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Willow and Jaden Smith are too cool for me.

They are also, I think, not crazy.

An interview they did with The New York Times Magazine has been bobbing across the internet over the last week or so. Finally I succumbed and took a read… probably several reads, considering how many times I had to reexamine sentences after they went way, way, stratospherically over my head. The headline is “Jaden and Willow Smith on Prana Energy, Time and Why School is Overrated,” so that sort of grabbed me.

If hearing teenagers talk about breathing as meditation and the needlessness of public education doesn’t do it for you, well, um, that’s probably for the best. But for some reason, this was worth reading anyway.

I mean, I still think “Whip My Hair” is terrific. I feel like I owe Willow something.

To be honest, I mostly just wanted to know what prana energy is. Can we harvest it? Can it stop global warming?

I’m not convinced Jaden and Willow know what prana is either, but they sure talk like they do. I’m going to give them the benefit of the doubt. I went and looked for myself, so if they’ve succeeded in nothing else with this interview, they’ve at least inspired some genuine curiosity.

Turns out prana is a Sanskrit term, so you know it’s going to be cool. It’s a primal, life-driving energy – akin to the Chinese qi, Japanese ki, Polynesian mana, and Greek pneuma. So now it all makes sense, right?

Apparently, prana is “present in the air” and that’s why breathing is helpful for attaining it. Yes, you might be thinking, Hey, breathing is helpful all on its own, and you’d be one hundred percent correct, but when you add the whole prana thing into it, that’s when we really start cooking.

To be clear, Prana is not the air itself, nor the vibration of the air (which would be cool). It is a separate thing. Katha Upanisad 1.3.1 says:

O Naciketa, the expansions of Lord Visnu as the tiny living being (jiva) and the Supersoul both stay within the cave of the heart of this body. In that cavity the living being, resting on the main prana, enjoys the results of activities, and the Supersoul, acting as witness enables him to enjoy them. Those who are well-versed in knowledge of Brahman and those householders who carefully follow the Vedic regulations say that the difference between the two [prana and jiva] is like the difference between a shadow and the sun [Bold mine].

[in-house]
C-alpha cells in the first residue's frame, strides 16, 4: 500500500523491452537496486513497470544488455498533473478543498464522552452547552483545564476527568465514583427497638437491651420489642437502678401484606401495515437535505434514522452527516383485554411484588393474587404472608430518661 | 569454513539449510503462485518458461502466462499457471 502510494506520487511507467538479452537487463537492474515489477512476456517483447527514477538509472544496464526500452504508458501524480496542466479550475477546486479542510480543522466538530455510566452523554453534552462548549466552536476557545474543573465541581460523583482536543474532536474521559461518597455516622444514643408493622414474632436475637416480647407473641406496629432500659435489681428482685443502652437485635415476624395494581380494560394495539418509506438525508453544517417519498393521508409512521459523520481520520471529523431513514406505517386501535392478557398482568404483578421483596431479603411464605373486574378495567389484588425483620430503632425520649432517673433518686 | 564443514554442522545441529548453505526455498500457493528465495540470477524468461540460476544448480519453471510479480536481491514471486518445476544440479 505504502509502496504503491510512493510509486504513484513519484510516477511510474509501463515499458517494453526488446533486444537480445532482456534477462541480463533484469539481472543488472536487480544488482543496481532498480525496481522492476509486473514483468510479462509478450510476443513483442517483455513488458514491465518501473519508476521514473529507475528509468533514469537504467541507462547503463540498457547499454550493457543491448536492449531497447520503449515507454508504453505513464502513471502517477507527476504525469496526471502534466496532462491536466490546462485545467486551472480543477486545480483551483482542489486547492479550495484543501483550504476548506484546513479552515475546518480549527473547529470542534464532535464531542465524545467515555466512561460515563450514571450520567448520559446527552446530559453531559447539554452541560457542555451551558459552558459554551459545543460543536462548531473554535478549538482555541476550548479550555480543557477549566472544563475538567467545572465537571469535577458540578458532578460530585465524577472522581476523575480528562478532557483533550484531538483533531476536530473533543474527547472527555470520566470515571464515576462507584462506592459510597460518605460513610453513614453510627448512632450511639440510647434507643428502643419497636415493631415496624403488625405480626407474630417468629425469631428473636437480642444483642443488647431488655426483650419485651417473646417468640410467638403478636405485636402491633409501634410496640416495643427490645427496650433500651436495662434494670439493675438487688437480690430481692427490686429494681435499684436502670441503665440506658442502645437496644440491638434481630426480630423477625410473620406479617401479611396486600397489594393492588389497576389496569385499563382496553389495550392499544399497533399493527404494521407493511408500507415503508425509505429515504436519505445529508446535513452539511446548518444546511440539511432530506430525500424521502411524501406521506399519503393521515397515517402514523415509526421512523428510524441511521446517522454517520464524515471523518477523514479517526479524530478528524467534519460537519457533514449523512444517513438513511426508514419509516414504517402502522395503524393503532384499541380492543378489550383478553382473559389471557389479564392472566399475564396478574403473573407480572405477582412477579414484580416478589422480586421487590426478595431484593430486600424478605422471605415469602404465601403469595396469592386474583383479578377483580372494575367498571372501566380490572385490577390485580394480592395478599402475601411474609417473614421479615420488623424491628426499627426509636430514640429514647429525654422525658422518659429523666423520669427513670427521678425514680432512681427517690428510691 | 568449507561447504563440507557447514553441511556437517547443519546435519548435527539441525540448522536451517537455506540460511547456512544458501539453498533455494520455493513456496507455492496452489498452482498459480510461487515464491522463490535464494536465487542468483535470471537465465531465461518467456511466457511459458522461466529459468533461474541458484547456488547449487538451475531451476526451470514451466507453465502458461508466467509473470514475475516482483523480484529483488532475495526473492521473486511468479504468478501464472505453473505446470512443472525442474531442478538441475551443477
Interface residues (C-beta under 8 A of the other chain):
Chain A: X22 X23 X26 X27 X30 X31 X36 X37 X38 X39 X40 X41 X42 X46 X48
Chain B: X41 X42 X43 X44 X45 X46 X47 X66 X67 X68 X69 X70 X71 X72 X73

Prana is the chief of ten kinds of air in bodies. It is the kind that we breathe in through the nose and which goes to the heart. In Ayurvedic medicine, prana is credited as “the life force governing inspiration and the conscious intellect.” The Smiths certainly seem to have that!

Do Jaden and Willow know this? You know, I bet they do, actually. What they said was mostly gibberish to me, but I don’t think it was to them. And that’s good. (To interpret more of the interview, Vice printed a philosopher’s explanations here.) The philosophical, physics, metaphysics stuff didn’t bother me too much. I just wish Willow hadn’t sunk to this little jewel: “There’re no novels that I like to read so I write my own novels, and then I read them again, and it’s the best thing.” No novels she likes? Not one? I think you would like Roth, Pynchon, Philip K. Dick, but I guess we cannot win them all.

On the one hand, I think, Whoa, this is kind of profound stuff. On the other hand, never far away, I think, Whoa, Jada, Will, sign your kids up for AYSO, quick.

Down to brass tacks, I like the interview. I like what they say, partly for the entertainment, and partly because it’s a perspective (if a confused one) I don’t hear every day. We cannot fault them for thinking deeply. We cannot say to anyone – especially young kids – You have thought too greatly; you have thought too far. I wish I read about prana energy when I was 16, not because I think we should run off with it, but because maybe Jaden and Willow are right that our minds are in danger of becoming narrow-thinking, norm-constrained, curriculum-caged, government-approved stencils if we confine ourselves to the three books we’re not too lazy to read in freshman English class. Not that those books are bad (in fact, they’re usually excellent); we just need to expand ourselves not only according to the prescribed pathways.

Probably, the Smith children do not understand all of what they’re saying. (Though, maybe I’m just saying that because I don’t understand all of what they’re saying – or even half of it.) But I don’t know many teenagers who read quantum physics or ancient philosophy – actually, I don’t know many teenagers who read, period – so I have to give them some credit.

I do not think they are over their heads in curiosity or intellect. I think, as others have said, they are over their heads in confidence. But, at 16 and 14 respectively, there are worse problems to have. The world could use more over-confident kids who read and think.

Carry on.

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